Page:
Instead, you should specifically omit anyone you wish to disinherit by name. This makes it clear that the omission is intentional and not an oversight. For example, if you had a son named John Doe who you wished to disinherit, your estate planning attorney might insert a sentence like this into your estate plan:
“John Doe and his issue are hereby specifically omitted and disinherited for purposes understood by the family.” This general but effective phrasing accomplishes your intent without causing undue emotional harm to the disinherited person.
Disinheriting a Spouse
Is there anyone you cannot disinherit under California law? You cannot disinherit a spouse from your shared estate. As a community property state, all property a married couple attains during the marriage is considered to be shared.
Most spouses create a revocable living trust together and transfer all their community property into that trust. When one spouse dies, the other spouse continues acting as trustee. When the second spouse dies, the successor trustee administers the trust, and the trust assets are ultimately distributed to the beneficiaries.
If one spouse owns separate property (such as an inheritance or assets they owned before marriage), and they wish to leave their separate property to someone other than their spouse, they can create a separate property trust. They could then transfer their separate property into that trust and designate the beneficiary of their choice to receive that property after their death.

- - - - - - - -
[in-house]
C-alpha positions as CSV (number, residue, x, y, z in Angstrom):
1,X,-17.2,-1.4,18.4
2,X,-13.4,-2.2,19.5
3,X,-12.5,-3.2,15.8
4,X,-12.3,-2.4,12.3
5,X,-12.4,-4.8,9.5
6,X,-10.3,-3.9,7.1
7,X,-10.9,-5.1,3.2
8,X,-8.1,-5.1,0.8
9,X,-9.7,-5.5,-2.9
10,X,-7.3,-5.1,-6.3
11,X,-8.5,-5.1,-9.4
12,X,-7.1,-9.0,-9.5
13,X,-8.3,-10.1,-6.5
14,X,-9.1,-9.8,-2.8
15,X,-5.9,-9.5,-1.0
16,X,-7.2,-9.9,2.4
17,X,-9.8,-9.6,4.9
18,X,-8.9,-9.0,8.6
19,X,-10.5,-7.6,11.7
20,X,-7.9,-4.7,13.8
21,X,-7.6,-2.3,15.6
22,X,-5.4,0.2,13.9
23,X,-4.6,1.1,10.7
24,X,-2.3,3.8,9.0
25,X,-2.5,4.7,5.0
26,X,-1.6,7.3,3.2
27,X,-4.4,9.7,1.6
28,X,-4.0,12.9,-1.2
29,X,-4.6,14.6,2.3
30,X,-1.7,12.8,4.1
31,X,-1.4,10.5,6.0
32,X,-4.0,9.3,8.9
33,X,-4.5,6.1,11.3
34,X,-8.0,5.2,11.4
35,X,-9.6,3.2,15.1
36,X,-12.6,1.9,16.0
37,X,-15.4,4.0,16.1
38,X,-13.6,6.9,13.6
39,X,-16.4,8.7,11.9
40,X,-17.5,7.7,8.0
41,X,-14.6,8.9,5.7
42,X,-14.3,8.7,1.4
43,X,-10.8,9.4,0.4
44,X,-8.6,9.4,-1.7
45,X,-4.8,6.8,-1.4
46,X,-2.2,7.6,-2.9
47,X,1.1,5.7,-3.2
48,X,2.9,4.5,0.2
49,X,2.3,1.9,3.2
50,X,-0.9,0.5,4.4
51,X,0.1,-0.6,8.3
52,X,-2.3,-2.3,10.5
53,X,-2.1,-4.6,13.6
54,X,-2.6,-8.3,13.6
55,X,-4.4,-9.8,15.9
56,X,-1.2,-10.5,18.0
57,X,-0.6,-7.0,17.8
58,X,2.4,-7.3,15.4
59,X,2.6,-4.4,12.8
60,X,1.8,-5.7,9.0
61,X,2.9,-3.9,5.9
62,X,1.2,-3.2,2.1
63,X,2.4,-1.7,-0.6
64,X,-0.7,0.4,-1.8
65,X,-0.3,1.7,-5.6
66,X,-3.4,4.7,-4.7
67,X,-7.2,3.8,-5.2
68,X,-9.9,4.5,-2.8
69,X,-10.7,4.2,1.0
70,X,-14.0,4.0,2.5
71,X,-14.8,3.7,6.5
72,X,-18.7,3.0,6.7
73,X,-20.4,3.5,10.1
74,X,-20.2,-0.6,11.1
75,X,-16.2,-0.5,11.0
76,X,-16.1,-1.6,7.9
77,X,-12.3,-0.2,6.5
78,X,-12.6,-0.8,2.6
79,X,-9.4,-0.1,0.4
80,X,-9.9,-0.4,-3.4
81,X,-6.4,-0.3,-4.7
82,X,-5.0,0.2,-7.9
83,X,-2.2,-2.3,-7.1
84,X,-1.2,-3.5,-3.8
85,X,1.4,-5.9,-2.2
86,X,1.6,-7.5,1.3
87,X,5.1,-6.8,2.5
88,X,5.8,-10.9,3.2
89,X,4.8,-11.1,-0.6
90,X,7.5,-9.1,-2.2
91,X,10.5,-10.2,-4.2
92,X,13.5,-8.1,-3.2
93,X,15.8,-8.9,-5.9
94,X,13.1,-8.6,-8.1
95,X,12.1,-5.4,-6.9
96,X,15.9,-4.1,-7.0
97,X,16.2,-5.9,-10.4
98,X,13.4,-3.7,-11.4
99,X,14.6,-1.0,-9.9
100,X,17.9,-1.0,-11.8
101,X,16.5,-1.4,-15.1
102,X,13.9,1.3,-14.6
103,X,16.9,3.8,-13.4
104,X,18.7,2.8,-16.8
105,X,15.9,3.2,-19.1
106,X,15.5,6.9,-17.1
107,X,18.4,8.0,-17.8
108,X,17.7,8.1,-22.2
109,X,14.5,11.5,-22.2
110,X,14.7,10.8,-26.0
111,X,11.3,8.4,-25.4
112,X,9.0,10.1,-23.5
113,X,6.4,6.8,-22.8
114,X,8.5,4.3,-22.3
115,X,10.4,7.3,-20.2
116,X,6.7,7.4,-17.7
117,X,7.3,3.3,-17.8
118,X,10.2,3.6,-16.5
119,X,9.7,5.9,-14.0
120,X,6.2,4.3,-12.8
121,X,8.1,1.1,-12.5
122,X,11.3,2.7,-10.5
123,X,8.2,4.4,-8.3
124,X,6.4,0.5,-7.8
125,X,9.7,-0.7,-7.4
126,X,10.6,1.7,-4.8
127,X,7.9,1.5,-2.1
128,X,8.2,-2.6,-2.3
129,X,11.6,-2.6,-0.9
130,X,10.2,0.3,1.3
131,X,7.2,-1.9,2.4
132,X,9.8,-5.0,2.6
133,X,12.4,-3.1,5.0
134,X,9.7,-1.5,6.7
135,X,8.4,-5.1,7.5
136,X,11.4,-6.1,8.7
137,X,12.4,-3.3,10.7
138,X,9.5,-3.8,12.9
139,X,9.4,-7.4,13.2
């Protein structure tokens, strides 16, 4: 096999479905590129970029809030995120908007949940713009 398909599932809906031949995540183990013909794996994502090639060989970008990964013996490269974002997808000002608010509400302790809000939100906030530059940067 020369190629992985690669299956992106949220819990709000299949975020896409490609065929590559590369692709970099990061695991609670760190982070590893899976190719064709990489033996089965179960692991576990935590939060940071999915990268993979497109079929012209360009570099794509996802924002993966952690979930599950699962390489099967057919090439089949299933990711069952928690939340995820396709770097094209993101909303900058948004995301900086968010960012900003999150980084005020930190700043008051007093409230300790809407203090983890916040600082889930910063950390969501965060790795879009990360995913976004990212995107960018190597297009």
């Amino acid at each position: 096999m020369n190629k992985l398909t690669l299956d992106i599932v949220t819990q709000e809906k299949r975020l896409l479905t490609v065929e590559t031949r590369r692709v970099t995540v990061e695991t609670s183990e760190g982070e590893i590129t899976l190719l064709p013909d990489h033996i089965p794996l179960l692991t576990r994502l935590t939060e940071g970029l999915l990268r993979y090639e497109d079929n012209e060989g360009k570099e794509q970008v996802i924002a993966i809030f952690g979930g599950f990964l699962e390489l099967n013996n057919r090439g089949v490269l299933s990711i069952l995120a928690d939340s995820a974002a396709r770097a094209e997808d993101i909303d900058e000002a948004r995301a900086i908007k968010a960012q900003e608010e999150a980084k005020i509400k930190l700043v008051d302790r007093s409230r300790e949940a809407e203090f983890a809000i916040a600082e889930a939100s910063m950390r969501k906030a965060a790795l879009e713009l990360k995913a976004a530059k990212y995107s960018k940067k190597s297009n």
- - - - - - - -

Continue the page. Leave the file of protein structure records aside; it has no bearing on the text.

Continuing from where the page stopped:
Besides a spouse, you also cannot disinherit a minor child. By law, if you were to die, your minor children are entitled to the same financial support they would have received if you were living until they turn eighteen. As long as your estate still has money, your minor children will be financially supported until they come of age. Disinheriting a child is only possible if they’re adults.
Seek Legal Counsel
If you’re considering disinheriting an heir, consult with an experienced estate planning lawyer. They can help you create an estate plan that will avoid or withstand any potential challenges in court after your death.
Never try to amend your own estate plan to disinherit someone. Amending an estate plan on your own is never a good idea because the legal language used must be precisely written to avoid any ambiguity and potential litigation. Amending your own estate plan to disinherit someone is even more rife with potential for future litigation! Leave this work to an experienced estate planning attorney to keep your estate safe.
If you have any questions about how to disinherit an heir properly, feel free to contact our law firm.
Law Offices of Daniel A. Hunt
The Law Offices of Daniel A. Hunt is a California law firm specializing in Estate Planning; Trust Administration & Litigation; Probate; and Conservatorships. We've helped over 10,000 clients find peace of mind. We serve clients throughout the greater Sacramento region and the state of California.